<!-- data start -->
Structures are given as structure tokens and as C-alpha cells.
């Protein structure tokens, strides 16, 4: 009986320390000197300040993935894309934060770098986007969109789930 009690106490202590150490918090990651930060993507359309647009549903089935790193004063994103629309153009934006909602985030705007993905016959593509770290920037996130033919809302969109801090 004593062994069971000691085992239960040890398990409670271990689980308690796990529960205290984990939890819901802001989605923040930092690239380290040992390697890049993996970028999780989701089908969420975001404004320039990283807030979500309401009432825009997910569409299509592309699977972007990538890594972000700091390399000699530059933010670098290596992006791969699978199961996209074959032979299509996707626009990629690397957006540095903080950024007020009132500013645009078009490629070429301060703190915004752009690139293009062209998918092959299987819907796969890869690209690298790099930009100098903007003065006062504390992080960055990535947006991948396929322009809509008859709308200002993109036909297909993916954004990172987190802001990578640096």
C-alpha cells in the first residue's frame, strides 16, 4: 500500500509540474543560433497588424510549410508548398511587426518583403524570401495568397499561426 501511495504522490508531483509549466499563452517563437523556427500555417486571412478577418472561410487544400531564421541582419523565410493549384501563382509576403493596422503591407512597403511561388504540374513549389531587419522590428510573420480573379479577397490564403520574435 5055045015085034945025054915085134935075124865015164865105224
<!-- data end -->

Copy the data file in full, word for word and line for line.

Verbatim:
Structures are given as structure tokens and as C-alpha cells.
């Protein structure tokens, strides 16, 4: 009986320390000197300040993935894309934060770098986007969109789930 009690106490202590150490918090990651930060993507359309647009549903089935790193004063994103629309153009934006909602985030705007993905016959593509770290920037996130033919809302969109801090 004593062994069971000691085992239960040890398990409670271990689980308690796990529960205290984990939890819901802001989605923040930092690239380290040992390697890049993996970028999780989701089908969420975001404004320039990283807030979500309401009432825009997910569409299509592309699977972007990538890594972000700091390399000699530059933010670098290596992006791969699978199961996209074959032979299509996707626009990629690397957006540095903080950024007020009132500013645009078009490629070429301060703190915004752009690139293009062209998918092959299987819907796969890869690209690298790099930009100098903007003065006062504390992080960055990535947006991948396929322009809509008859709308200002993109036909297909993916954004990172987190802001990578640096």
C-alpha cells in the first residue's frame, strides 16, 4: 500500500509540474543560433497588424510549410508548398511587426518583403524570401495568397499561426 501511495504522490508531483509549466499563452517563437523556427500555417486571412478577418472561410487544400531564421541582419523565410493549384501563382509576403493596422503591407512597403511561388504540374513549389531587419522590428510573420480573379479577397490564403520574435 5055045015085034945025054915085134935075124865015164865105224